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Volvo S60 T6 Drive-E, twin forced induction improves efficiency

2015-05-12 11:32:19
Volvo S60 T6 Drive-E, twin forced induction improves efficiency
Volvo S60 T6 Drive-E, twin forced induction improves efficiency

The current generation Volvo S60 has a long history association with us and it first lost out to the Buick Regal GS in a one- on-one comparison test. It was offered an opportunity to resurrect in a five corner contest of sport sedans where it finished last though it had a 60-hp advantage. The 2015 Volvo S60 now returns with a new heart.

 The new iteration has been given a 2.0 Liter four-cylinder with direct fuel injection and mated to an eight speed transmission with start-stop, and this is the fundamentals of the “Drive-E”, the ludicrous new application. All the forthcoming Volvo models will be wearing these new four-cylinder engines and they strangely regain the T5 and T6 badges denoting the five and six-cylinder engines of yesteryear. The T5 is the base engine and it has been boosted with turbo charging to produce 240-hp, where as the T6 with Drive-E is capable of producing 302 horses helped by both turbo and supercharging. It also produces a torque of 295 lb-ft.  For a two liter engine that are impressive figures and Volvo says more powerful Powerplants are planned for future, including hybrids capable of replacing V-8s.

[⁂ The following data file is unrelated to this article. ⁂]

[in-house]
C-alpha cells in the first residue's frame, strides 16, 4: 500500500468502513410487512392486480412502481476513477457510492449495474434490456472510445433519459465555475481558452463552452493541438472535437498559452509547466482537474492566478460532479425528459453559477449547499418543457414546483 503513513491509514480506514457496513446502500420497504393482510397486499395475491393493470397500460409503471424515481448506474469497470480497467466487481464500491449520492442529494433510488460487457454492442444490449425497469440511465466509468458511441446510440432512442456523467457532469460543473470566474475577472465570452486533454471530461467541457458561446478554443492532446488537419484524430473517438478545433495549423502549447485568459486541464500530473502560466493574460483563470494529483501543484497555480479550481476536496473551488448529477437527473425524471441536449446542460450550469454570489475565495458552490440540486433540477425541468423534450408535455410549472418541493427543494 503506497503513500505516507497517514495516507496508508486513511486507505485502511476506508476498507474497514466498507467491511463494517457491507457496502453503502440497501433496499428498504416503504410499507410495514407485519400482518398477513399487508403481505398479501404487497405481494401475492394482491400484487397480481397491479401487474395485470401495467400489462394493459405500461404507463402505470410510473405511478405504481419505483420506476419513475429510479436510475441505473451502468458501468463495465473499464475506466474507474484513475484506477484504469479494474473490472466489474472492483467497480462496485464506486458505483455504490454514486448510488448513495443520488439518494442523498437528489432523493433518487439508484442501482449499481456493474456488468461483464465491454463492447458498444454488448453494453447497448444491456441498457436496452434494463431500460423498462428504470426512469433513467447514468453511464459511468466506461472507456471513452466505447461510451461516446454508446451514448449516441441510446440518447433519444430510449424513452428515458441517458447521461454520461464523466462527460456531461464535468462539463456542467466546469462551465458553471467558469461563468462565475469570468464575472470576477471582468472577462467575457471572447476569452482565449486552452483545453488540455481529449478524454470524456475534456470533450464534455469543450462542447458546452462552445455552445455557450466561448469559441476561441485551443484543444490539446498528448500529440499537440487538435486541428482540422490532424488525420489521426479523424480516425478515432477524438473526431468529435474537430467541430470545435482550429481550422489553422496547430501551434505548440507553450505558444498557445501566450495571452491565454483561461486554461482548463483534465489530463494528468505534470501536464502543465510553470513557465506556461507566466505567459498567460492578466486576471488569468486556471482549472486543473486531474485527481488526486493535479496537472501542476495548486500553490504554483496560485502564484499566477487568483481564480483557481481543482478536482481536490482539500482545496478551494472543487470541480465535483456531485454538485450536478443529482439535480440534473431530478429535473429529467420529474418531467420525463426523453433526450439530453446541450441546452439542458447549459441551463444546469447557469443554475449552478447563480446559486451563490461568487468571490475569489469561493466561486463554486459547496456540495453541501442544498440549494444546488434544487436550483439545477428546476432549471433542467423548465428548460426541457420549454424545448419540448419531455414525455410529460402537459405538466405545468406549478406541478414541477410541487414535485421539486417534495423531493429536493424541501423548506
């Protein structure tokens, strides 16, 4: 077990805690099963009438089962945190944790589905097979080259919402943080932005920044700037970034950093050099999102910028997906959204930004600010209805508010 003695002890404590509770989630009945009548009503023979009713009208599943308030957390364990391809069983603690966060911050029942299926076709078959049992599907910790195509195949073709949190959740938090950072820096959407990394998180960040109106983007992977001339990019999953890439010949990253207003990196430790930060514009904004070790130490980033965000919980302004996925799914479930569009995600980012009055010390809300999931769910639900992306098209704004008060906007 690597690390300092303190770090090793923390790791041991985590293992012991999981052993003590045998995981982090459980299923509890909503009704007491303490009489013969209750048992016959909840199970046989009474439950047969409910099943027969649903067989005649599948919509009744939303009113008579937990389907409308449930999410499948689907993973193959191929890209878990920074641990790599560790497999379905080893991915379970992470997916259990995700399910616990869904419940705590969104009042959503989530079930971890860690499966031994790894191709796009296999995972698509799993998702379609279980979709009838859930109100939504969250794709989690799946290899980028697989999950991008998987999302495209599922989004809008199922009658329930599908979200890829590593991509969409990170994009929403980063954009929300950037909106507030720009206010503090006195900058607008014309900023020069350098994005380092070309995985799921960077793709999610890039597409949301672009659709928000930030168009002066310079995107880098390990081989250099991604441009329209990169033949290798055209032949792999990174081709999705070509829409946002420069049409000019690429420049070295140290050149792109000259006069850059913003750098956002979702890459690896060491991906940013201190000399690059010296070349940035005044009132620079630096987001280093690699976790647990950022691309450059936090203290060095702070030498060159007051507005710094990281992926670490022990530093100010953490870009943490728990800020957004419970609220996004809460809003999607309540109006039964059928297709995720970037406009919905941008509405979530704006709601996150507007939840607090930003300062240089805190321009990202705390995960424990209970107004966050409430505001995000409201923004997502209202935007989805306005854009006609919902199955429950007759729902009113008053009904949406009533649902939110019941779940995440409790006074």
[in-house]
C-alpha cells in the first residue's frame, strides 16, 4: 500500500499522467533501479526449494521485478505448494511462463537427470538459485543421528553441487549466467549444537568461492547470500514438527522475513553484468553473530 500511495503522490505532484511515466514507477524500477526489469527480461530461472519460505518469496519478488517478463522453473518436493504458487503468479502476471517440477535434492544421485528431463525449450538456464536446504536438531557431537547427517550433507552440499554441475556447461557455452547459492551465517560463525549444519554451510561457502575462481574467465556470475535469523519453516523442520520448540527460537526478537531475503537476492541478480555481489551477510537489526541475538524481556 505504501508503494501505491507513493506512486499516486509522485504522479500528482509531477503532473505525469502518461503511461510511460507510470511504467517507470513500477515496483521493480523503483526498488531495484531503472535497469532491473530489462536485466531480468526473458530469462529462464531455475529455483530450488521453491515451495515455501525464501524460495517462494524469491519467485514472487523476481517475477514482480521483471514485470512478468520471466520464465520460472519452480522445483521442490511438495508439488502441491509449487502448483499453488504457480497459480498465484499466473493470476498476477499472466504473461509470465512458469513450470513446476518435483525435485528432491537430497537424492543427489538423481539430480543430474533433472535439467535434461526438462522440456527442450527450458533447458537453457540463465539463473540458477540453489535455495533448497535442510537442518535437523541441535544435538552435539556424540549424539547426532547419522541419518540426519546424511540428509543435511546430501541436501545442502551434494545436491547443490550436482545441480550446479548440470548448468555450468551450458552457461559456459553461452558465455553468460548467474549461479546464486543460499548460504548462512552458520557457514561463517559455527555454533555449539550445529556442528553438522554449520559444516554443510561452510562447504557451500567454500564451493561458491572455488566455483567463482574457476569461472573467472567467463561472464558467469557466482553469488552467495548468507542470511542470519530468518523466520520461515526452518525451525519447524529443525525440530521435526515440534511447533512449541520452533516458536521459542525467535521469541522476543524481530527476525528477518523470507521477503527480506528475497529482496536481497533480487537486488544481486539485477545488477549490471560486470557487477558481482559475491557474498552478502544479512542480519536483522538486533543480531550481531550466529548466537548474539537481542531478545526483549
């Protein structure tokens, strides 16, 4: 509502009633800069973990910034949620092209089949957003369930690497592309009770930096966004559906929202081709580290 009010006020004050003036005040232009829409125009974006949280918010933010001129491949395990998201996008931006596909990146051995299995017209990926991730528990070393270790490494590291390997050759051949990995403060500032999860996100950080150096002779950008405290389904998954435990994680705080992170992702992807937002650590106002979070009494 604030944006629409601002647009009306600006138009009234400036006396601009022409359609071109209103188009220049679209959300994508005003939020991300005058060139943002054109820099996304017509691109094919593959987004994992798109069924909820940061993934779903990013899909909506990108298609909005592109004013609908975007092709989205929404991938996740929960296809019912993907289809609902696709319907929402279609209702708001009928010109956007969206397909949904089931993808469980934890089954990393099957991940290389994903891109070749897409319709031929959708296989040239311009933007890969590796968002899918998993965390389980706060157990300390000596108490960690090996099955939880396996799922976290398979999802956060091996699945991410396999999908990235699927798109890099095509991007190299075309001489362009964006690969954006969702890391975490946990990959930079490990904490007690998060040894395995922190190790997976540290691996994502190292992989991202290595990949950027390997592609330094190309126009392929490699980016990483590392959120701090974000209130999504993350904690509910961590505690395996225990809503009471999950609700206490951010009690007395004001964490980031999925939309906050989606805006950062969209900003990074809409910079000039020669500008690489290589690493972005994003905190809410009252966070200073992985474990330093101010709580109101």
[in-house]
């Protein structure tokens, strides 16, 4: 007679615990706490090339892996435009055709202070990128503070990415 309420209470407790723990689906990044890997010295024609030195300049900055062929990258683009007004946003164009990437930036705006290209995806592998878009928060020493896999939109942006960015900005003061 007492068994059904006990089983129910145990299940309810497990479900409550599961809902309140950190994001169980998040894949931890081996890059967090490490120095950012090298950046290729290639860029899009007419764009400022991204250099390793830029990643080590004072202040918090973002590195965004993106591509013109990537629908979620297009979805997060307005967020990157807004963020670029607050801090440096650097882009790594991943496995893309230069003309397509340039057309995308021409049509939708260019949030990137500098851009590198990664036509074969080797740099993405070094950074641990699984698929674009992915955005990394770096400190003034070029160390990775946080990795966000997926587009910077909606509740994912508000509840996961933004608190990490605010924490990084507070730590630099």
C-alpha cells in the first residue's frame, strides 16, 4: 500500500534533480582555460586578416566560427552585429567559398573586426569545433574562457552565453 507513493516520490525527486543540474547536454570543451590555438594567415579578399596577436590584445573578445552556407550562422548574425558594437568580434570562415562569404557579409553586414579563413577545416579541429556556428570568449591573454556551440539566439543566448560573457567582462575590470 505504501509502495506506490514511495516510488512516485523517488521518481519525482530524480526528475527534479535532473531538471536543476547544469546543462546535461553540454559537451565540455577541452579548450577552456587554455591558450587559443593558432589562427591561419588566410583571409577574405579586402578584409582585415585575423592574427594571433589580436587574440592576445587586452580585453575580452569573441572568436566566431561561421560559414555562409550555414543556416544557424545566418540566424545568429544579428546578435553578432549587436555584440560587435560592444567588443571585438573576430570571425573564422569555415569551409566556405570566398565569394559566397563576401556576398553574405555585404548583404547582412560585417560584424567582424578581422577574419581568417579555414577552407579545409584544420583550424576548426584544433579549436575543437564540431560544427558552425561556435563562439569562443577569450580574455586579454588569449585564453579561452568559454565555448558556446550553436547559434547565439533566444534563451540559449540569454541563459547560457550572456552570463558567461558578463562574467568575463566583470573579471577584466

Since the forced induction has been doubled we would expect the S60 to be transformed, but the T-6 has not improved on the six-cylinder engine timing of 14 seconds for the quarter mile and just equals it. At 5.4 seconds the Drive-E runs a one tenth faster 0-60mph, but the steering at full throttle gets lighter thus reducing the advantage to smaller proportion. The boosters improves the throttle response when the engine is running below3500 rpm, but the presence of the eight-speed transmission makes the power delivery smooth and flowing  and the Volvo now has regular paddle shifters.

The braking of T6 Drive E is not up to the mark which is owed to the new tire selection. The Continental ContiProContacts is now replaced with Pirelli Cinturato P7 and the stopping distance has been extended to 193-feet from 70-0mph and these 11-feet more than last time. You must be wondering why we are sure that the tires have hampered the performance, because the same tires have also undermined the BMW 3-series’ capabilities.

The focus of all these machinations point towards fuel economy and the Volvo wins at the EPA. The T6 Drive E nets a combined 28mpg which is 7mpg in excess over the long term vehicle we tested in 2012. The 35mpg highway numbers are laudable as it belongs to a vehicle with 300-hp of power. The twin forced induction while improving efficiency also offer opportunity to burn fuel by heavy booted drivers.  In a drive of over 500 miles we managed an average of 24 mpg with the Drive E, which is 1mpg fewer than the long-term six-cylinder model we tested. Neither the new engine nor the upgrades offered to S60 on instrument panel and front fascia do anything to lift the Volvo.

This front-wheel-drive sedan with four-doors and five passenger seating capacity is priced, $39,075 for the base model and the test vehicle we drove cost $47,925.

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